Disturbed Asylum Album Review
By: A. Estes
There are two types of bands: those that constantly try to evolve and improve on their sound with each release – to varying degrees of success – and then there are those who find a sound that works, stick with it, and rake in album sales so consistently you could set your watch to them. Disturbed are most certainly the latter. Since their debut with “Sickness” ten years ago, they have been on a rather consistent path, and while their earlier efforts strived to add new dynamics to their core sound, the band have sort of slipped into autopilot for the latter part of their career.
As can be expected, the release of their fifth album, “Asylum,” finds the band plugging away at the same old sound, much to the delight of their core fanbase. Unfortunately, though, you’d have to be a part of that fanbase already in order to appreciate much of what is brought to the table with this album. Much like the band’s previous effort, “Indestructible,” “Asylum” was self-produced and suffers the same mind-numbing fate of featuring too many songs that sound alike and too little variety or technical improvement. Sure, the songs are as riff-driven as ever and the rhythm section is tight as can be, but one can’t help but feel like the band isn’t even trying at this point, knowing full well what works and what sells without thinking for a second about pushing themselves creatively.
It’s not that “Asylum” is a bad album, though. In fact, it’s quite serviceable, if a bit forgettable. There are a few tracks that stick out, though, such as the first single, “Another Way to Die,” which starts off as a sludgy, Alice in Chains-inspired tune before quickly retreating to the tried and true Disturbed formula, with some staccato riffs that breathe life into a sound we’ve heard so many times before. Likewise, the title track benefits from a funky bassline, courtesy of John Moyer, who finally gets his moment in the spotlight. “Serpentine” is the band’s stab at a classic heavy metal style, and is one of the few moments where the album breaks away from predictability. Elsewhere, though, the album feels like nothing more than a set of b-sides from their last two albums, leaving the highlights few and far between.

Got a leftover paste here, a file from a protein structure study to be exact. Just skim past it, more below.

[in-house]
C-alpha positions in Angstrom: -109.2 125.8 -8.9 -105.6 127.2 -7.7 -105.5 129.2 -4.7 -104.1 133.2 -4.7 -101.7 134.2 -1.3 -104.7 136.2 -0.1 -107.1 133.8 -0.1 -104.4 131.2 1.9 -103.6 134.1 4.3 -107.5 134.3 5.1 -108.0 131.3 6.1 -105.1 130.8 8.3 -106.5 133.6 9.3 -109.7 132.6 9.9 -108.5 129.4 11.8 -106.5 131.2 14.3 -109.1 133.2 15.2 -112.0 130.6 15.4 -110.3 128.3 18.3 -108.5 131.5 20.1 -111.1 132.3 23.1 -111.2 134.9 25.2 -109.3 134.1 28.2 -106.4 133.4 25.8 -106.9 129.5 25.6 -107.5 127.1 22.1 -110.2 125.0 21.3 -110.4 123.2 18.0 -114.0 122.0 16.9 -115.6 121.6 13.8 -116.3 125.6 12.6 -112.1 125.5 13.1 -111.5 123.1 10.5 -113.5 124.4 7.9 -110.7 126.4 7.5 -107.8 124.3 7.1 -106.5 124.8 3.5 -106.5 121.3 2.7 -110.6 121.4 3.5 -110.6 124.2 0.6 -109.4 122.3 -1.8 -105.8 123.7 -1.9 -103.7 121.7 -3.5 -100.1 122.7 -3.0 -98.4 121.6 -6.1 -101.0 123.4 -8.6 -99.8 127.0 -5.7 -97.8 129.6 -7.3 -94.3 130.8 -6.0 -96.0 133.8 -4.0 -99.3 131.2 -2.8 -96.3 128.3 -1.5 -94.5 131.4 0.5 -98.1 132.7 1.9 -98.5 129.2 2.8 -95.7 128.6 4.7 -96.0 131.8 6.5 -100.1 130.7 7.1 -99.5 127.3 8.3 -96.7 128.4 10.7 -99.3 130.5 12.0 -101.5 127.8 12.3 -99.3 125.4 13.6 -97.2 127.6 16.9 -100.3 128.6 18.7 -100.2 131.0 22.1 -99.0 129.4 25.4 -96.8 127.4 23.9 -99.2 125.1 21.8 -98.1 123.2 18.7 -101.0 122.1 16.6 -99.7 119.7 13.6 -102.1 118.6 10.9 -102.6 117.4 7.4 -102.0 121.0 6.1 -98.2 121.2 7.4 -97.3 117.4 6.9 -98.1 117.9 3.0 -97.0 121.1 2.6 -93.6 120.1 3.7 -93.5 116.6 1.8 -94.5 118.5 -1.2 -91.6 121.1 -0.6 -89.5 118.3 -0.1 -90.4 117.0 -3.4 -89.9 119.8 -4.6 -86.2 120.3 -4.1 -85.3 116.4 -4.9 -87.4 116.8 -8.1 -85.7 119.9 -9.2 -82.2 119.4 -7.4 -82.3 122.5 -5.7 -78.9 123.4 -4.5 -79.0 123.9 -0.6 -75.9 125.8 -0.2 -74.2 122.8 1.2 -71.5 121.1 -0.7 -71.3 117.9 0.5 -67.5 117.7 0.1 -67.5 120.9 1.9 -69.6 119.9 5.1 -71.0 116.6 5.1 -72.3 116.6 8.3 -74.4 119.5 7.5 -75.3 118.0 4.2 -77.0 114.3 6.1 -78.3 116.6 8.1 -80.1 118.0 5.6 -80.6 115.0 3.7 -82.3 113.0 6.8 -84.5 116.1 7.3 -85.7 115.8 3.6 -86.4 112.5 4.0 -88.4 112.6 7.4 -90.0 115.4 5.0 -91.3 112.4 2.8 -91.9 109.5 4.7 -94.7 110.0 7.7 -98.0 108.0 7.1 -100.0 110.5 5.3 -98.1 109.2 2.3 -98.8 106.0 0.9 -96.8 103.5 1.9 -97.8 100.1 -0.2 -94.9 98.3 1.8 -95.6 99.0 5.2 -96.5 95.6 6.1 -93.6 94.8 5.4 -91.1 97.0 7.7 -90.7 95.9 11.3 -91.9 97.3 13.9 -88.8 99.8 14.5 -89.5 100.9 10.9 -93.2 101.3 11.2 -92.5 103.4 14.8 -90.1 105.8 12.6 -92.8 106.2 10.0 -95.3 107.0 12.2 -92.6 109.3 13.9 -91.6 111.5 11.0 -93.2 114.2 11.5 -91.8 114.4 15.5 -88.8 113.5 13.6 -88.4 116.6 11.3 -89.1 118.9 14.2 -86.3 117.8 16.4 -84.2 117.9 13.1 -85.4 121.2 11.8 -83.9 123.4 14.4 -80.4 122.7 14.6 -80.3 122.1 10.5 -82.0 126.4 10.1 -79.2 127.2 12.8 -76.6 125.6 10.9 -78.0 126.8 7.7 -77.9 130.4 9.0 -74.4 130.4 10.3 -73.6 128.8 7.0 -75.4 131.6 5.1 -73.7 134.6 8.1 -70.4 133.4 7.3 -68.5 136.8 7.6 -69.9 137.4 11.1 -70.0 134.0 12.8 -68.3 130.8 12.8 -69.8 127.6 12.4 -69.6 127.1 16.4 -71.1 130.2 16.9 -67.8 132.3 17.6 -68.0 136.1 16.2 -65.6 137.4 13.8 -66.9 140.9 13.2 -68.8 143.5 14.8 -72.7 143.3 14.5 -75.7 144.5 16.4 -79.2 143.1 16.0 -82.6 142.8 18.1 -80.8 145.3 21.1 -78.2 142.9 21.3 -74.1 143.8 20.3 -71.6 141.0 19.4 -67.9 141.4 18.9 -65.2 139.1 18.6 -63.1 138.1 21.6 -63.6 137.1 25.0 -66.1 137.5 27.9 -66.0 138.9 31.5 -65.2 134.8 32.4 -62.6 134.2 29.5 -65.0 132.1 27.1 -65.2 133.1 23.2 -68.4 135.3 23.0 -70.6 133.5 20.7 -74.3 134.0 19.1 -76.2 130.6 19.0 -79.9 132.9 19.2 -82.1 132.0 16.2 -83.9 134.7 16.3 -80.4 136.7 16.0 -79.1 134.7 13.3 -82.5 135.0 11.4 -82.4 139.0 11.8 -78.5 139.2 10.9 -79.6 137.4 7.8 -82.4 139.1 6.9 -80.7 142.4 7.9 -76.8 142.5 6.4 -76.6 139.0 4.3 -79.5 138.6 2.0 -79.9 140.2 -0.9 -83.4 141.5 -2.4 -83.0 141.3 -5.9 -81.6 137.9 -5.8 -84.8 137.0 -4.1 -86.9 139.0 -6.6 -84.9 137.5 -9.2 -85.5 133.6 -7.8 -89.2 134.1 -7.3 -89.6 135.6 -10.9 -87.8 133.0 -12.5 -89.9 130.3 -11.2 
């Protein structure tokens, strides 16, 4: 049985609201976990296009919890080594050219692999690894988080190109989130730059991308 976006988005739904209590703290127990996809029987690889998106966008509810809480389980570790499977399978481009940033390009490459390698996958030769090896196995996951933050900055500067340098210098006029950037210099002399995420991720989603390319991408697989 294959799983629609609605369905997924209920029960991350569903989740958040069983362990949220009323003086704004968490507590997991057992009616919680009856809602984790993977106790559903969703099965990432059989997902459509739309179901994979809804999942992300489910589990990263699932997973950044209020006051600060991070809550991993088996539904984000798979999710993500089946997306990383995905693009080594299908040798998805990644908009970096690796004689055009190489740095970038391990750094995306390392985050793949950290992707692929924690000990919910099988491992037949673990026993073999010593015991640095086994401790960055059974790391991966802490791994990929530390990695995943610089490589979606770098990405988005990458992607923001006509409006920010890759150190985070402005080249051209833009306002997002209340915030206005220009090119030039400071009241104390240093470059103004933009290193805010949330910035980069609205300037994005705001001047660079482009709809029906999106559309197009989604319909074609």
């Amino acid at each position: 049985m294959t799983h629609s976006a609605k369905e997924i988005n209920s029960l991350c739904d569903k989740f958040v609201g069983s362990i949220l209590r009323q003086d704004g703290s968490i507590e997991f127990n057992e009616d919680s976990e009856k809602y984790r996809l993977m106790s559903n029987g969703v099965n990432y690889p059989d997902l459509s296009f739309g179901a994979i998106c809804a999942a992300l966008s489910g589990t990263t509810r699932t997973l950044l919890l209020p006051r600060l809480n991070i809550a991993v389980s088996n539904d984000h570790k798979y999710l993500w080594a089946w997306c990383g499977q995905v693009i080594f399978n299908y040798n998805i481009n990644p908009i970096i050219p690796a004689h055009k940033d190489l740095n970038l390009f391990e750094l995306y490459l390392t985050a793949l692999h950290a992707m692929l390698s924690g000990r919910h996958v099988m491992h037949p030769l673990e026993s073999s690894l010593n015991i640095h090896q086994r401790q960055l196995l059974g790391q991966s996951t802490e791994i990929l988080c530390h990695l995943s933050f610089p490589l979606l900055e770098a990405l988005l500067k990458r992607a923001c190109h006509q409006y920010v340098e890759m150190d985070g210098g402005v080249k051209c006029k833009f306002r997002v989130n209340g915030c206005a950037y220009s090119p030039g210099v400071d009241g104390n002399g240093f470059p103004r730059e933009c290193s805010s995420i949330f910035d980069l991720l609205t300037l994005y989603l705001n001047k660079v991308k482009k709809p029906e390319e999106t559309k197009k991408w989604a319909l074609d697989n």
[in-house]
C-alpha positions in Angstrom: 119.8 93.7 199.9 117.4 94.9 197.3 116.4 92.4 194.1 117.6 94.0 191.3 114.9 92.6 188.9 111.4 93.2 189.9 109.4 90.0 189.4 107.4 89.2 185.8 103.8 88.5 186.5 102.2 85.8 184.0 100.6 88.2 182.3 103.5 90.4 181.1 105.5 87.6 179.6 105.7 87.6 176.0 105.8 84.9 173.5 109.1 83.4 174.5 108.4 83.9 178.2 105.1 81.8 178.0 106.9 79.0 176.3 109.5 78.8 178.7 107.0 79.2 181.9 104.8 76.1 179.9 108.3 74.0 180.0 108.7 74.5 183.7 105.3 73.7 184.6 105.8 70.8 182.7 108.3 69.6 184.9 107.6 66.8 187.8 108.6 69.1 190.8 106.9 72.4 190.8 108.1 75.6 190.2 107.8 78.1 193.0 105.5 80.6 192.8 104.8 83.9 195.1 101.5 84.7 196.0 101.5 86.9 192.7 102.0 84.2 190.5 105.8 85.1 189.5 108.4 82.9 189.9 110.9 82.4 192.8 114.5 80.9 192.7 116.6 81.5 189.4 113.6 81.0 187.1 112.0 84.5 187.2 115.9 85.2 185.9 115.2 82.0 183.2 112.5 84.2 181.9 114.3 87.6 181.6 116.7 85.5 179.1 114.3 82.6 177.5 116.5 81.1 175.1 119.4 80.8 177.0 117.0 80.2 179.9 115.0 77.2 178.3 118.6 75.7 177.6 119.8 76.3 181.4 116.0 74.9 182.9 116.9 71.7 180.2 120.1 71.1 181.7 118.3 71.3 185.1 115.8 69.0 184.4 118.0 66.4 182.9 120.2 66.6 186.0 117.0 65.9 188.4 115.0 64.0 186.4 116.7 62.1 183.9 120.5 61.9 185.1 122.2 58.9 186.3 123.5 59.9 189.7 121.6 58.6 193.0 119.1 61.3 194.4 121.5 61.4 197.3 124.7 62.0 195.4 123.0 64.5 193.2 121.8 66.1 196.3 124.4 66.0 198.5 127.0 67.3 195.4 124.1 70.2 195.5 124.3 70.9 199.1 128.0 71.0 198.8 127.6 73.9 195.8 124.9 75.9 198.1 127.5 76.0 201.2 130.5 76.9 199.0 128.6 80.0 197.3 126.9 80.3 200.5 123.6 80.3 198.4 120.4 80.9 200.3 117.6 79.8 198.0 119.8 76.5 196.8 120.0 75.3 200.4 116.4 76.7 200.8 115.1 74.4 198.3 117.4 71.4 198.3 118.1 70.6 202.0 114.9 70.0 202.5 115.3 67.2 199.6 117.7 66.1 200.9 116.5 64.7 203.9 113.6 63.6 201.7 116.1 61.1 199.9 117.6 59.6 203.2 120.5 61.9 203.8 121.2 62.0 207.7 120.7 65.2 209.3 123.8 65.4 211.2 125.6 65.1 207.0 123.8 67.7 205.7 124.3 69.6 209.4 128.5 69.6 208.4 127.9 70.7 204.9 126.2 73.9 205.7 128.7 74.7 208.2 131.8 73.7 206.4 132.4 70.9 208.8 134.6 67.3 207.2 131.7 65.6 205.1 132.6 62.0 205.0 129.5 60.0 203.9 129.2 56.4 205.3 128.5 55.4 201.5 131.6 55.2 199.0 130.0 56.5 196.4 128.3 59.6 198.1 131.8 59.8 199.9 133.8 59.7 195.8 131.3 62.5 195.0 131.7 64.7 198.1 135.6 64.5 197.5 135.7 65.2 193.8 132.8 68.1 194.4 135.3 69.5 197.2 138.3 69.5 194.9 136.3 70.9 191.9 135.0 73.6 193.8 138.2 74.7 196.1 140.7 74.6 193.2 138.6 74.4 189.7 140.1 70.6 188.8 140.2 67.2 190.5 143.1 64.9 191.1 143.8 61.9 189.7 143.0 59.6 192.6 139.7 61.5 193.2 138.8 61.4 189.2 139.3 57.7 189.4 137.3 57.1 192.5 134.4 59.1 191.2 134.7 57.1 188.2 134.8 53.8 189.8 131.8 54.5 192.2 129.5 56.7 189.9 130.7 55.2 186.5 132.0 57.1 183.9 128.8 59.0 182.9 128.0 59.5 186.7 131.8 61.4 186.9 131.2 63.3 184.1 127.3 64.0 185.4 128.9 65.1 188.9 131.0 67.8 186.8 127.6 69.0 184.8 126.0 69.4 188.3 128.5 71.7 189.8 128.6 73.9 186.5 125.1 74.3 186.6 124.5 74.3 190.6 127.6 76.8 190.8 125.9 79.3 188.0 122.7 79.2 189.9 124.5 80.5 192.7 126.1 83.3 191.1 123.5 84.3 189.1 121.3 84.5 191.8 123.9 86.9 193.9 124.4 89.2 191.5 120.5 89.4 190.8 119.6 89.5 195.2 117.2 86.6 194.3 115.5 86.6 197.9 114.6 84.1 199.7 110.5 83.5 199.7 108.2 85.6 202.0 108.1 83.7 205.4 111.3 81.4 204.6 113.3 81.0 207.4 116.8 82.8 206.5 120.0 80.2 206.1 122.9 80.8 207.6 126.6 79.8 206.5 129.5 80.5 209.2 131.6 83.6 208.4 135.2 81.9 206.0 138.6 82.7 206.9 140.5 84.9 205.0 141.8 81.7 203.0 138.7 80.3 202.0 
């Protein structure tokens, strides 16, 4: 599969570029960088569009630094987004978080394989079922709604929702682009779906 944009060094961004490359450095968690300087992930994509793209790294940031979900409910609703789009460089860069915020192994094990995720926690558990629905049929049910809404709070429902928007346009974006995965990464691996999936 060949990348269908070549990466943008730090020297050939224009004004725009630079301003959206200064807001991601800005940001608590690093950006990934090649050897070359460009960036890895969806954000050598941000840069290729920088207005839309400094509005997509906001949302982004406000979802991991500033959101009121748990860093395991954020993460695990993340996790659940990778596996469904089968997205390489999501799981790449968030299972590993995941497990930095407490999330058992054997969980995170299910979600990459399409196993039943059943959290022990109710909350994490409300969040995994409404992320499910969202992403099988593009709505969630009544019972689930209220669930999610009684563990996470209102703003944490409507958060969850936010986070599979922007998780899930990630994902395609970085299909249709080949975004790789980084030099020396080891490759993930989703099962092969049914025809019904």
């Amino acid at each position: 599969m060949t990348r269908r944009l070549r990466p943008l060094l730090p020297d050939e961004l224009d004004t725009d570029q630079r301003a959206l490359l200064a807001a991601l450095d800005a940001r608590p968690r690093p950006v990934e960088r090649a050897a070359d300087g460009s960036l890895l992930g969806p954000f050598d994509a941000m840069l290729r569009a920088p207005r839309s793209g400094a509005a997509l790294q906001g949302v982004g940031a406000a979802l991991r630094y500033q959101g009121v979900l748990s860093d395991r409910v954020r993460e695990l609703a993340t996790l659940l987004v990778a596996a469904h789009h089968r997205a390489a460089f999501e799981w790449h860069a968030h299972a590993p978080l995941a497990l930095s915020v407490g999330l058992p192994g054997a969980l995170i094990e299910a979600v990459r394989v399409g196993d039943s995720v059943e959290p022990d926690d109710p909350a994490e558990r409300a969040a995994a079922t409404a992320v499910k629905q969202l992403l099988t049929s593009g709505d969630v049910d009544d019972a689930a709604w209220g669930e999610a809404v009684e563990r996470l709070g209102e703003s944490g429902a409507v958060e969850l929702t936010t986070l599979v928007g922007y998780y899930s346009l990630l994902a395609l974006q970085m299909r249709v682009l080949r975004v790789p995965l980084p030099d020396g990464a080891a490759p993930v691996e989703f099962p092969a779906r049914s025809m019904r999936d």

Overall, “Asylum” is worth checking out for those who just can’t get enough of the band, but for the rest of us, it’s a bit of a downer. At this point in their career, they’ve afforded themselves the opportunity to branch out, but seem insistent on flogging a dead horse. While that dead horse will surely earn them a few more platinum notches on their belt, it doesn’t bode well for the band’s future. Hopefully Disturbed realize that this dead horse will start to smell after a while and move on in the next few albums, otherwise, their fans are likely to get sick of the stench and move on ahead of them. To paraphrase the immortal chants of frontman and Howie Mandel doppelganger David Draiman: “we are all [getting] disturbed!”